Which one should you use?

Perhaps unfortunately, which specific indicator to use in your trend-following trading really comes down to personal preferences. There is no right or wrong indicator to use, nor is there any right or wrong way to combine indicators and create your own trading strategy.

That said, most traders try to avoid combining indicators that are measuring the same thing. For example, ADX, Moving Averages and MACD are all considered trend indicators, while RSI and Stochastic are considered momentum indicators. In other words, you could combine Moving Averages and RSI, but should avoid combining Moving Averages and ADX with each other.

Experimentation is also fine, but instead of trying to learn how to use lots of different indicators, a better strategy is generally to use a few and become an expert at them. They are all powerful in their own way, it just comes down to the trader to master them.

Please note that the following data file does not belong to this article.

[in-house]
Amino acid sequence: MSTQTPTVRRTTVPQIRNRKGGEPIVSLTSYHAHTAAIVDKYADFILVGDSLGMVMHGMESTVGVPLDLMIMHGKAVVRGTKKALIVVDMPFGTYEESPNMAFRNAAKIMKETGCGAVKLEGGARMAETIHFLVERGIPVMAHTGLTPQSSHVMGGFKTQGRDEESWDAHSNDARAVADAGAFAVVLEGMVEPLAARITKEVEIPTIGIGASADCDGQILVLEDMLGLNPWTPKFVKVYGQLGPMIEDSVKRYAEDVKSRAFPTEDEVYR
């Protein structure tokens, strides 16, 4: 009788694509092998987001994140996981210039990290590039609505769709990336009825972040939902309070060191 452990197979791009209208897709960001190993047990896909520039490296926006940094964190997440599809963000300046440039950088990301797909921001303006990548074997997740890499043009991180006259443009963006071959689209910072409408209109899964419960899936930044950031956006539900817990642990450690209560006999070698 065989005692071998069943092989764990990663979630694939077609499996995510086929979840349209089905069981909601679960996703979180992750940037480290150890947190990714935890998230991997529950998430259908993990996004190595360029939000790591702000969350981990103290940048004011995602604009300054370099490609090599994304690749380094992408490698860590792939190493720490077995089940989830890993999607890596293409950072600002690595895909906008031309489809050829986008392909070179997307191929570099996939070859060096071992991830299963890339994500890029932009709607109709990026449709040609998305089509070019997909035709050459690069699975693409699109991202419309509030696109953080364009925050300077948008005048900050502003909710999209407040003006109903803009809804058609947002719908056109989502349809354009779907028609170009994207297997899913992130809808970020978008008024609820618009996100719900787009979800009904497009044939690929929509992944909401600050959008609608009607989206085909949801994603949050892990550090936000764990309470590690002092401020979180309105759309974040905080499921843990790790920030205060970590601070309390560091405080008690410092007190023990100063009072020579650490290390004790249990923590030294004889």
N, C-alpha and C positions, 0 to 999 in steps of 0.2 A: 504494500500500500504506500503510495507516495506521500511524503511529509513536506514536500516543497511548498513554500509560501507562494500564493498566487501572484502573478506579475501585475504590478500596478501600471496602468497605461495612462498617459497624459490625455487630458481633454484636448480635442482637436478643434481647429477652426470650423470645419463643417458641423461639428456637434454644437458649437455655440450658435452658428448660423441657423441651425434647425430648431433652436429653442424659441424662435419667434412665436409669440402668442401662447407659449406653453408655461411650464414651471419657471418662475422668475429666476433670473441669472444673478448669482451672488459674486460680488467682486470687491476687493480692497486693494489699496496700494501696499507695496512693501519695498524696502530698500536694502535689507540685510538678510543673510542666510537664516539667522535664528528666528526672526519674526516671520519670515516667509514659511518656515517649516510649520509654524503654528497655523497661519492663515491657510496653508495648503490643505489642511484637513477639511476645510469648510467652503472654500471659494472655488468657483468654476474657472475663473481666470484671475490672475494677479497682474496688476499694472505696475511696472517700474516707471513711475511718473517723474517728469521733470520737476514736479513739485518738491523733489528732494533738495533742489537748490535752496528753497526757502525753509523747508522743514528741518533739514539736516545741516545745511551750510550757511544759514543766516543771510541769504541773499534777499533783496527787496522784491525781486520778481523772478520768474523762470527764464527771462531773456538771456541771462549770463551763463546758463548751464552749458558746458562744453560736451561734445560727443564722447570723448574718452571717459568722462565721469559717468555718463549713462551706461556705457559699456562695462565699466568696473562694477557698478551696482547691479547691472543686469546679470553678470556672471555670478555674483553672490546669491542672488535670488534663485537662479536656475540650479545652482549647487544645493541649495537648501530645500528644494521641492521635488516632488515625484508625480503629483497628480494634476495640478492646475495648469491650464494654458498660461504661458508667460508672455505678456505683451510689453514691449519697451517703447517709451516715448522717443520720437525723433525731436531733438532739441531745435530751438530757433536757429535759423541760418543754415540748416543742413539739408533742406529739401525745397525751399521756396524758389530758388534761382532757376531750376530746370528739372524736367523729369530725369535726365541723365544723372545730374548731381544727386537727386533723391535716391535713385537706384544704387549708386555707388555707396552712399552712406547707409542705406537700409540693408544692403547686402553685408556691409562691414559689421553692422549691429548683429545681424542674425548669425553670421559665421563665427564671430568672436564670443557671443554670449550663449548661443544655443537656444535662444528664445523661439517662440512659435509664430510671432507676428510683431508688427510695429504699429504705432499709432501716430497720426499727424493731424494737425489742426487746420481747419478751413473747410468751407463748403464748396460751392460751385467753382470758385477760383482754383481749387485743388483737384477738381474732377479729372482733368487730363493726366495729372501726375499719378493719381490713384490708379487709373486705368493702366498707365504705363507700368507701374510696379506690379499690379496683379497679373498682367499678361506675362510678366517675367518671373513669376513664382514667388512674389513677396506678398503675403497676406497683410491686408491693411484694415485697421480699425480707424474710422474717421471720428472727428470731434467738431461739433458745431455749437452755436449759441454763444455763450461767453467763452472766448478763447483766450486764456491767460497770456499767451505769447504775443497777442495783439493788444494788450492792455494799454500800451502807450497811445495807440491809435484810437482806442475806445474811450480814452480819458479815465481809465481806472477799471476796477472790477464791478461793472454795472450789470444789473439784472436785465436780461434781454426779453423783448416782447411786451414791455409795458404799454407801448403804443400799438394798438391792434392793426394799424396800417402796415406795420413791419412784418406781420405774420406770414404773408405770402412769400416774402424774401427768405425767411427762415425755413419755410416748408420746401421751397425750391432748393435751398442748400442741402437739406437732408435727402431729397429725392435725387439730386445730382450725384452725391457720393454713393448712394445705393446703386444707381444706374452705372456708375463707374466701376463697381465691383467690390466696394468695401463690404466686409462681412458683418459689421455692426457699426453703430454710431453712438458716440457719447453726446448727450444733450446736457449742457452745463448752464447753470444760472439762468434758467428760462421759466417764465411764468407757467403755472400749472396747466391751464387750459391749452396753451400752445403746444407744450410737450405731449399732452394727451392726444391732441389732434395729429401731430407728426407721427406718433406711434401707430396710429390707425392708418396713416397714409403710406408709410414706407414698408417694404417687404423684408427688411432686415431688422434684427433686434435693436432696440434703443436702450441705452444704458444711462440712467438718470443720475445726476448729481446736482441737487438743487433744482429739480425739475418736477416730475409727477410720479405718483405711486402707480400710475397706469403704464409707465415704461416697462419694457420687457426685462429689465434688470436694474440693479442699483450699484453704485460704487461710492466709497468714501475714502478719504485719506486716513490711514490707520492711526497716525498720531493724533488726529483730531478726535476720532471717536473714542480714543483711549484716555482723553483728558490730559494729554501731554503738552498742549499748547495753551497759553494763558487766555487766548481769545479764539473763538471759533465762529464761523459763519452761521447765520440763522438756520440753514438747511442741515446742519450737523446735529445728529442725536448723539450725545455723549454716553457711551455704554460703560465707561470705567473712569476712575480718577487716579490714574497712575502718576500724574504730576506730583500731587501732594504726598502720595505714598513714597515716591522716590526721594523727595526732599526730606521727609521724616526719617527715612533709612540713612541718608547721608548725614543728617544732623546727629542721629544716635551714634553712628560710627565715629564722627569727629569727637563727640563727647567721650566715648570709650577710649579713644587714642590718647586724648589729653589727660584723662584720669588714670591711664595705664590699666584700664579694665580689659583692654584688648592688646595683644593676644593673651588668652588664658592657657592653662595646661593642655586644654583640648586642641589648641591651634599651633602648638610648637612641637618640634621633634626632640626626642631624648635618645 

Featured image from Pixabay.

Important: Never invest (trade with) money you can't afford to comfortably lose. Always do your own research and due diligence before placing a trade. Read our Terms & Conditions here. Trade recommendations and analysis are written by our analysts which might have different opinions. Read my 6 Golden Steps to Financial Freedom here. Best regards, Jonas Borchgrevink.

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4.3 stars on average, based on 37 rated postsFredrik Vold is an entrepreneur, financial writer, and technical analysis enthusiast. He has been working and traveling in Asia for several years, and is currently based out of Beijing, China. He closely follows stocks, forex and cryptocurrencies, and is always looking for the next great alternative investment opportunity.